Multidimensional Scaling & The Players

Multidimensional scaling (MDS) is a method used for visualizing the similarities and dissimilarities of observations when many variables are measured for each observation. In this case, the observations are the players who have appeared in a Final Four game since 2007 and the measured variables are their regular season statistics.

MDS accomplishes this visualization by measuring the distance between all points in the data set, in this case all of the players, and then plotting the players in two dimensions that best explain the distances between them. Players who are similar to each other are plotted near one another; players who are different appear farther away from each other.

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All of the players from previous years appear in gray in varying size depending on how far the player’s team advanced. Previous champions appear as the largest gray font (Joakim Noah, Kyle Singler, Kemba Walker), previous finalists appear in medium gray font (Matt Howard, Travis Walton), and all other former Final Four players appear in the smallest gray font (Da’Sean Butler, Jamie Skeen, Hasheem Thabeet). This year’s Final Four players appear in color. Kentucky is blue, Ohio State is red, Louisville is orange, and Kansas is green.

In general, the further to the right you move on each of the plots, the more points a player averaged during the regular season. For instance, Kemba Walker, who is the furthest player to the right, averaged 23.54 points per game in the regular season, which is the most of any player to appear in the Final Four since 2007. Alternatively, Mareese Speights averaged only 3.93 points per game during the regular season when Florida went to the Final Four in 2007 (He average 14.16 PPG the following year) and he appears on the left side of each graph.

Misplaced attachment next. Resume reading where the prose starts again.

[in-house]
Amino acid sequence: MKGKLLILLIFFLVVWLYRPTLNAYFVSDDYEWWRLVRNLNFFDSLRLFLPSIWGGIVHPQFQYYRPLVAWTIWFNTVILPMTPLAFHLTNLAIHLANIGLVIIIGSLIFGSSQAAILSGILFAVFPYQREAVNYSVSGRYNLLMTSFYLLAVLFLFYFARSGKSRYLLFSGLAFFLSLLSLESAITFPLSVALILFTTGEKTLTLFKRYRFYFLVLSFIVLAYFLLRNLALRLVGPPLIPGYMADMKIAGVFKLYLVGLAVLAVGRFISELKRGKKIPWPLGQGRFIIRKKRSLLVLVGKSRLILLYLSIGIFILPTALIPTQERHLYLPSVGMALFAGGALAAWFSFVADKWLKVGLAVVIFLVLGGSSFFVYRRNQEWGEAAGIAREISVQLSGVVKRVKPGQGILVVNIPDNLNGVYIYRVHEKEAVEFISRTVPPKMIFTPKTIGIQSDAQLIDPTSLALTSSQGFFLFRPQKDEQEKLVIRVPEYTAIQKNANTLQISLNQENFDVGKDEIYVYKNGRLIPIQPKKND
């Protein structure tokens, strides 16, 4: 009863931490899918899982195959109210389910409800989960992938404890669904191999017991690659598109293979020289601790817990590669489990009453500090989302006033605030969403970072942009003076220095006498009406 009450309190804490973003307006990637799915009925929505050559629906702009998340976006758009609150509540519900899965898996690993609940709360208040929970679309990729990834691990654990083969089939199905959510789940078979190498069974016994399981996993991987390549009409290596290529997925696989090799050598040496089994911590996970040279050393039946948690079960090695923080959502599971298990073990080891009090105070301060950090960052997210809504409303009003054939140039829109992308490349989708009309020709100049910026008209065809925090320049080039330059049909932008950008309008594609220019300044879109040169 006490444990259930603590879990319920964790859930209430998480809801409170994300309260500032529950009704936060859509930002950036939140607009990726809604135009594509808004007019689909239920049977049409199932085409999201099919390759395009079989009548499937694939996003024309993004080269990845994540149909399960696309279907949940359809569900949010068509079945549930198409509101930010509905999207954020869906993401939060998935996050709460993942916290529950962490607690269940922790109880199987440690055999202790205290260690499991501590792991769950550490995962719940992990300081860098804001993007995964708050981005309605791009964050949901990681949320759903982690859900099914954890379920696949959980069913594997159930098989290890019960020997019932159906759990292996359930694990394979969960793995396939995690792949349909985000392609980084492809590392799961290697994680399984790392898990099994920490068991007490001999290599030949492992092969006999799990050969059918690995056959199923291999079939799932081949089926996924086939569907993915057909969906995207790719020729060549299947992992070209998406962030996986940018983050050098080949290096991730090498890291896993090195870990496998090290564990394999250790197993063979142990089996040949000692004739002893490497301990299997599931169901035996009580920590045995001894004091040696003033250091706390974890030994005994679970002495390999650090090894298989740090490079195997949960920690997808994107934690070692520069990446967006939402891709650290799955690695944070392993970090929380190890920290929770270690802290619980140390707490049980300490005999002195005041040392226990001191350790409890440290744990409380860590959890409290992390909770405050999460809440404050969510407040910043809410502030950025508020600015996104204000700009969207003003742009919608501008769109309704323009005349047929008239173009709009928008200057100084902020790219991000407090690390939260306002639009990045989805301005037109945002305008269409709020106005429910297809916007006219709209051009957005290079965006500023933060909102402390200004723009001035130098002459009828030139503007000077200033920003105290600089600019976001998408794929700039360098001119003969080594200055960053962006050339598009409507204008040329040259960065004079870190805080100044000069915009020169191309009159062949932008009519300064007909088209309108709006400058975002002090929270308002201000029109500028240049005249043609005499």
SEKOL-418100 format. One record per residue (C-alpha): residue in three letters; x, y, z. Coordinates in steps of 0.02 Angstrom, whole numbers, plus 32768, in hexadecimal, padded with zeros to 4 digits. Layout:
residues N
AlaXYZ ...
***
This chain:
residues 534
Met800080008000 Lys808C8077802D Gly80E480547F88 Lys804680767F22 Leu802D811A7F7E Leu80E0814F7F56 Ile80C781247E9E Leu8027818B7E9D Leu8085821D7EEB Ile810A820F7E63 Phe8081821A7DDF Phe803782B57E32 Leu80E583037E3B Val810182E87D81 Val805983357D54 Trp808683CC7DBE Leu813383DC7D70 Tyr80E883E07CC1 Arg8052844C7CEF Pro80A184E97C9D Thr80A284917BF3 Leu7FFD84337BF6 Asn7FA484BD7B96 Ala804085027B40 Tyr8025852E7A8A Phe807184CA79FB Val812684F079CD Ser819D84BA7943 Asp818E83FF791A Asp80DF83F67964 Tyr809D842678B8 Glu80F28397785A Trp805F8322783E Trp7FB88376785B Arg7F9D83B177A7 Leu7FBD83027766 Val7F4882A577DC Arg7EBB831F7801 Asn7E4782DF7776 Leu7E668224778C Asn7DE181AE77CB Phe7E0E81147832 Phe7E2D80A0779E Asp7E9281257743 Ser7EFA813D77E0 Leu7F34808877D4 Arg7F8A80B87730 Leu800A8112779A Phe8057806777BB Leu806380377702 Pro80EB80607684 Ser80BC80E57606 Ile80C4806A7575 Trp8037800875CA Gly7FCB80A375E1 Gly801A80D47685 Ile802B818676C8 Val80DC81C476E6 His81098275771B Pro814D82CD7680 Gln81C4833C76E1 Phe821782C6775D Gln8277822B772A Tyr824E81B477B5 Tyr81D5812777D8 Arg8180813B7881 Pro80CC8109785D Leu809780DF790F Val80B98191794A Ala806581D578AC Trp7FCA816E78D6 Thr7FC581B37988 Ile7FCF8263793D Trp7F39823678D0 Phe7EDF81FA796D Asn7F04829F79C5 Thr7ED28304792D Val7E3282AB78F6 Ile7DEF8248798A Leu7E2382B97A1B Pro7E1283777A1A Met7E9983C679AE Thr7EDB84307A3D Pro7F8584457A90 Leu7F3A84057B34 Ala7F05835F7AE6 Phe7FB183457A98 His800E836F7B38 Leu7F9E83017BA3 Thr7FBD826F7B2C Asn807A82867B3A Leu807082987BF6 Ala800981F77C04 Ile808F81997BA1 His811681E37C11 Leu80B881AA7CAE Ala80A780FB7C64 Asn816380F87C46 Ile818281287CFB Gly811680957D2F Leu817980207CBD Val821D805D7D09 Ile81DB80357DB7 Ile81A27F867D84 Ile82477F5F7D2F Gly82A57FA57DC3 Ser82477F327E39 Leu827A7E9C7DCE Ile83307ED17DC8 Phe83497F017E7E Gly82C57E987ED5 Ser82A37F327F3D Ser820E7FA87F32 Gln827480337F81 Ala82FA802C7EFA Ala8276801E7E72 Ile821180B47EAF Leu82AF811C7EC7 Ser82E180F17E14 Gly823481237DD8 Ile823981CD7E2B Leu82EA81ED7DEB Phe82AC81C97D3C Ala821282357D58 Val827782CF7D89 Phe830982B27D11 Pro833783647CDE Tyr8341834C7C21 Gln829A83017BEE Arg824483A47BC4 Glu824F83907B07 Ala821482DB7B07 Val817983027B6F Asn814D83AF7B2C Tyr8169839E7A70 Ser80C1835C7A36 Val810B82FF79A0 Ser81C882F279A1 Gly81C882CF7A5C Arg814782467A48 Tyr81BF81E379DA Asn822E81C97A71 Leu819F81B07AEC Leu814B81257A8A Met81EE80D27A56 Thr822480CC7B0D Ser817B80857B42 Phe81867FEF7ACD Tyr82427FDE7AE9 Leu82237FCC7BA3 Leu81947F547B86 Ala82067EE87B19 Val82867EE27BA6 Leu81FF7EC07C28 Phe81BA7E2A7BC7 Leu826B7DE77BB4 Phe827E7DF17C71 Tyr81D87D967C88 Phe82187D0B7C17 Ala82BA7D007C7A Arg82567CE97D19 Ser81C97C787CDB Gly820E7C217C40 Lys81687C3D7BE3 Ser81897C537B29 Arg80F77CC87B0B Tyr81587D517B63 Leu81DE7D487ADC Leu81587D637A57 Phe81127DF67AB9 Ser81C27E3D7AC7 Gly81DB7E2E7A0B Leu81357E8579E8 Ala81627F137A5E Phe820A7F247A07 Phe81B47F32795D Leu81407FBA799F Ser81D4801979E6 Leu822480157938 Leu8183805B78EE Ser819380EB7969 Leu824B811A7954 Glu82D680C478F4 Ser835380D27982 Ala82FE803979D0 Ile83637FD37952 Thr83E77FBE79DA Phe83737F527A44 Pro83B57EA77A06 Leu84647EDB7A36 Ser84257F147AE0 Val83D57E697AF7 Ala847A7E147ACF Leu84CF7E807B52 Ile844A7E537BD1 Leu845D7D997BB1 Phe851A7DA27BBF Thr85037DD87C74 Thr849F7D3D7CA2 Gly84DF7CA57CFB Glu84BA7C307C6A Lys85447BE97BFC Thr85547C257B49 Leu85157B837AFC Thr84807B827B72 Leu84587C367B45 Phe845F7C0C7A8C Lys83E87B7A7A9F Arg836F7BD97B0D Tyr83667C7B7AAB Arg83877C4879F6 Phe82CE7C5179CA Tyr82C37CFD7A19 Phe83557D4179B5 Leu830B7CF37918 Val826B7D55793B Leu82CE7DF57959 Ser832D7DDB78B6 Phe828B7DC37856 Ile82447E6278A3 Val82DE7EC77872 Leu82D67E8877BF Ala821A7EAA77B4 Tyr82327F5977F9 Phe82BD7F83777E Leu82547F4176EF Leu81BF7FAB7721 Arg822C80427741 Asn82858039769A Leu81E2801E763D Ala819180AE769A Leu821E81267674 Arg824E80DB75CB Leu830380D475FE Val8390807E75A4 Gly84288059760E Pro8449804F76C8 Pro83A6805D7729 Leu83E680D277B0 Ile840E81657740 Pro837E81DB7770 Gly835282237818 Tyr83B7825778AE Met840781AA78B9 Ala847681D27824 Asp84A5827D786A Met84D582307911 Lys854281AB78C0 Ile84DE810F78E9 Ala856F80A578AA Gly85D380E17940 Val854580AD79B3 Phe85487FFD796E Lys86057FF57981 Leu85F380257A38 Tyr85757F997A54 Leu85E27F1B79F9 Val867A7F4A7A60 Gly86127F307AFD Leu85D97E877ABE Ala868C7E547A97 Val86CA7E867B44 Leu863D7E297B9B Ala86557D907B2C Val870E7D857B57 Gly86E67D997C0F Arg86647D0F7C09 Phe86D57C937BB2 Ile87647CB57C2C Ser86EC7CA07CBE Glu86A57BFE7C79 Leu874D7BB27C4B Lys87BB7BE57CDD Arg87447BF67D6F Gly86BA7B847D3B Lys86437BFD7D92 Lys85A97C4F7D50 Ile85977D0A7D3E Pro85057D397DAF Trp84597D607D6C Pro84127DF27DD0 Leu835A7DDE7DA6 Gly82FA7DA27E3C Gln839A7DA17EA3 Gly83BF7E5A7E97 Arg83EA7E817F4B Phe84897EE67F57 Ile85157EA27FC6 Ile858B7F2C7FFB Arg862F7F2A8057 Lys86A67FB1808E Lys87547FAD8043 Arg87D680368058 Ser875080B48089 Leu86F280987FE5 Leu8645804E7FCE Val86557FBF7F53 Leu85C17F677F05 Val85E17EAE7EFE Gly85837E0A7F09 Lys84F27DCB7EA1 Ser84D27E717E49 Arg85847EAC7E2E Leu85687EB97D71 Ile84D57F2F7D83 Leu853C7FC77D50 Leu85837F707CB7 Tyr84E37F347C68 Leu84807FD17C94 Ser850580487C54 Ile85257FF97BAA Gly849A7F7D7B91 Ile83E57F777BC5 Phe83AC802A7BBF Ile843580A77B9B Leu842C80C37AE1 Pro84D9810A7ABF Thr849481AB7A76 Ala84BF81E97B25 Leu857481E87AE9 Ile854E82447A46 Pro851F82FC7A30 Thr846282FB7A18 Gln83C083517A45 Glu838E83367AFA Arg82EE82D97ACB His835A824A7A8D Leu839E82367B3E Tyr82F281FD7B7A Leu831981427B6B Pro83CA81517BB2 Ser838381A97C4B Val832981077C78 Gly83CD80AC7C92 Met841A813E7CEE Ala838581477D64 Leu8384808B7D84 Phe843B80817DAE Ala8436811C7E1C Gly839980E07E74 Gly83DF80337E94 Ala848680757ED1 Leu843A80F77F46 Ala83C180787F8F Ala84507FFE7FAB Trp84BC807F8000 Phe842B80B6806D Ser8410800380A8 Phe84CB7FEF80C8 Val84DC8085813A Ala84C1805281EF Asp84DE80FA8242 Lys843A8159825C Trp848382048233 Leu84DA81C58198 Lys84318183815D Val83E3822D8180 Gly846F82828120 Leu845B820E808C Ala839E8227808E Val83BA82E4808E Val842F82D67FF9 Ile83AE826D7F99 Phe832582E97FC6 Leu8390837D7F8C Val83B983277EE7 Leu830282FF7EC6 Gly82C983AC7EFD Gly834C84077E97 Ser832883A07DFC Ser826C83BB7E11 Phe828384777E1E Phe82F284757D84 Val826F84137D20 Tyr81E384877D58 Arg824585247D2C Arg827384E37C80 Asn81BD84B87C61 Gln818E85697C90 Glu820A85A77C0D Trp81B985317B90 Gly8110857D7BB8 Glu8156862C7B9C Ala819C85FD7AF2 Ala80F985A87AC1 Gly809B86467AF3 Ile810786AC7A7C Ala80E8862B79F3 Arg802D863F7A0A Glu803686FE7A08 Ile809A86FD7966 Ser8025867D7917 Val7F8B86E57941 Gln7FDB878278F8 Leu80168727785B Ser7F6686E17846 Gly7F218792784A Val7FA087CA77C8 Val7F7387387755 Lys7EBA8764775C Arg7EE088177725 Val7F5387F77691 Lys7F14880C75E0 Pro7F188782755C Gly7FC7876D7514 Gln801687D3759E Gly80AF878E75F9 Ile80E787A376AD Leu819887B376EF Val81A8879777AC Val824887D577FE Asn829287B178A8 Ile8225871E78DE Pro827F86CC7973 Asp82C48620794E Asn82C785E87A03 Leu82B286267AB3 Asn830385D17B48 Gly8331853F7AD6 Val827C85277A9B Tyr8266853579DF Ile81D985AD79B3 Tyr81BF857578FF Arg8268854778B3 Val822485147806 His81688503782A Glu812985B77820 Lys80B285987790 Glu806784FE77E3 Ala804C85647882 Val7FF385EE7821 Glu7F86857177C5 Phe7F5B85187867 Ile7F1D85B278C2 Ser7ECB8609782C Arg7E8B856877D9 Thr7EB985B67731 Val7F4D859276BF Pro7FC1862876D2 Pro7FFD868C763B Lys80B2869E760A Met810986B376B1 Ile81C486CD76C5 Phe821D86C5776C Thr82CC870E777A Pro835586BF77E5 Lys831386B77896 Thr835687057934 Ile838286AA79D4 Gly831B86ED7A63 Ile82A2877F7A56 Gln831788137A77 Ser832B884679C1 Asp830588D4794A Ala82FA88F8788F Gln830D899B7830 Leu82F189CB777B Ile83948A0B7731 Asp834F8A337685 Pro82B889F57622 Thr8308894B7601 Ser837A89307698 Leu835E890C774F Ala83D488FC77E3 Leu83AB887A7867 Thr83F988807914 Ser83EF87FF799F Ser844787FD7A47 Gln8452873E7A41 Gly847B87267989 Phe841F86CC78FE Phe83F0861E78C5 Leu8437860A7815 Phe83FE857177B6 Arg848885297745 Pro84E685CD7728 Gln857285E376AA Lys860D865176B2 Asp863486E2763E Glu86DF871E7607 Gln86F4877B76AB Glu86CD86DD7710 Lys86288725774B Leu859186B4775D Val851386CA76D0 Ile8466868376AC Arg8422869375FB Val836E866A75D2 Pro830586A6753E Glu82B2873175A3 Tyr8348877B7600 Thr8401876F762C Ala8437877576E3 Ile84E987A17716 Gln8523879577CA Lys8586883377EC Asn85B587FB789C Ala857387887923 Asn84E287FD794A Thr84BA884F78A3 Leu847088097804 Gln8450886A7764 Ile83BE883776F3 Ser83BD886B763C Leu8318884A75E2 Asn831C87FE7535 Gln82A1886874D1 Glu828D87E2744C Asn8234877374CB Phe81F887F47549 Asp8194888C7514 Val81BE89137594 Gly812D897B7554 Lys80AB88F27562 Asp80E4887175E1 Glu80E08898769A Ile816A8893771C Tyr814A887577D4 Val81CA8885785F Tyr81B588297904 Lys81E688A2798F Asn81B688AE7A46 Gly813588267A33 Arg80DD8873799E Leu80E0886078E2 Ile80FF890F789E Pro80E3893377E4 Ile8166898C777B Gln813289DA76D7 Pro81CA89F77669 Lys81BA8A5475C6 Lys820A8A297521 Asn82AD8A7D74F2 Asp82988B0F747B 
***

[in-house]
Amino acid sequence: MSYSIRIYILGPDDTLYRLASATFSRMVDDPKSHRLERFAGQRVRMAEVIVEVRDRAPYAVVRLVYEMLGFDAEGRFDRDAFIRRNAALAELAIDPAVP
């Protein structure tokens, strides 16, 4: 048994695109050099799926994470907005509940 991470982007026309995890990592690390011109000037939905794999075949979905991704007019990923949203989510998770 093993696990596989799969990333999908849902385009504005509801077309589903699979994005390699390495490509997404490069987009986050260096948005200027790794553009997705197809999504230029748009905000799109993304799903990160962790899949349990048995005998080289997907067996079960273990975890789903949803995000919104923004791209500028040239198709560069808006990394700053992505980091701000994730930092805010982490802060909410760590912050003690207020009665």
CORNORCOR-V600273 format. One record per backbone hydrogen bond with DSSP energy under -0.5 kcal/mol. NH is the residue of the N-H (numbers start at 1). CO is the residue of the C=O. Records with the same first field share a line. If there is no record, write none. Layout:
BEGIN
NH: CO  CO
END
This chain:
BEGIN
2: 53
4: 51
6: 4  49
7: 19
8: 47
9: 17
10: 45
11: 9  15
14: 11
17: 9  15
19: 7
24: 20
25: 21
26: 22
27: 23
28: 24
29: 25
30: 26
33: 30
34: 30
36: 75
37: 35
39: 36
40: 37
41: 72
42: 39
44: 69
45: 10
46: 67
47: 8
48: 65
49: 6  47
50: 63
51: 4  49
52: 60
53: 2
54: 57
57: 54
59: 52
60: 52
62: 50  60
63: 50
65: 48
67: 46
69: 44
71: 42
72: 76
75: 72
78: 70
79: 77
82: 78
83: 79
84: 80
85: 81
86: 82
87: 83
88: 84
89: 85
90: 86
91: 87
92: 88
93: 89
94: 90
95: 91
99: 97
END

If you focus on the upper right of each plot, you see players like Tyler Hansbrough (twice), Greg Oden, Kevin Love, and Hasheen Thabeet, all big men who made their living in the paint. Alternatively, in the lower right you see players like Lee Humphrey and Joey Rodriguez, who tended to shoot lots of three pointers. Finally, on the right about half way up, there are players like Kemba Walker, Kyle Singler, and Da’Sean Butler.

As for this year’s players, the one thing that immediately jumps out at me is that Louisville doesn’t seem to have a player in the Hansbrough region of the graph. Kansas has Thomas Robinson, Ohio State has Jared Sullinger (who I keep calling J.D. Sullinger, but this guy ain’t no phony…..), and Kentucky has Anthony Davis. I could go on pointing out things to notice about these graphs, but I’ll let you stare at them and draw your own conclusions.

A Personal Note From Greg … And A Dig On John Calipari

When I was in junior high in the mid-nineties, my father and I had season tickets to UMass basketball. We religiously attended every home game at the Mullins Center (except the St. Bonaventure game; we gave those to my cousin as a Christmas present every year.) I remember watching the likes of Lou Roe, Donta Bright, Dana Dingle, and current head coach, Derek Kellogg dominate the Atlantic Ten for several years. The Minutemen were, of course, led by current Kentucky coach John Calipari.

I remember worshiping Coach Calipari as a kid. When I grew up I wanted to be just like him, and now I have my chance! We’re both in the Final Four this year, and we both have a chance to win our first National Championship (I consider Stat Geek Idol to be the National Championship of Stat Geek Writing). This will also, then, be my first chance to have a Final Four erased from my record — because just like Mr. Calipari, the only thing I love more than making the Final Four is having to forfeit my appearance later. Maybe Stat Geek Idol can make my dreams come true!

I’d like to thank TeamRankings.com for running Stat Geek Idol, and I’d like to wish all of the other contestants in the Final Four good luck. Good luck.

Remember, for more from Greg check out his posts from previous rounds.
Sweet 16 entryMeasuring The Madness: 2012 Tournament Off To Craziest Start Ever
Round of 64 entry
Predicting The Sweet Sixteen Using A Classification Tree

And for more from the other contestants, explore the Stat Geek Idol category on the blog!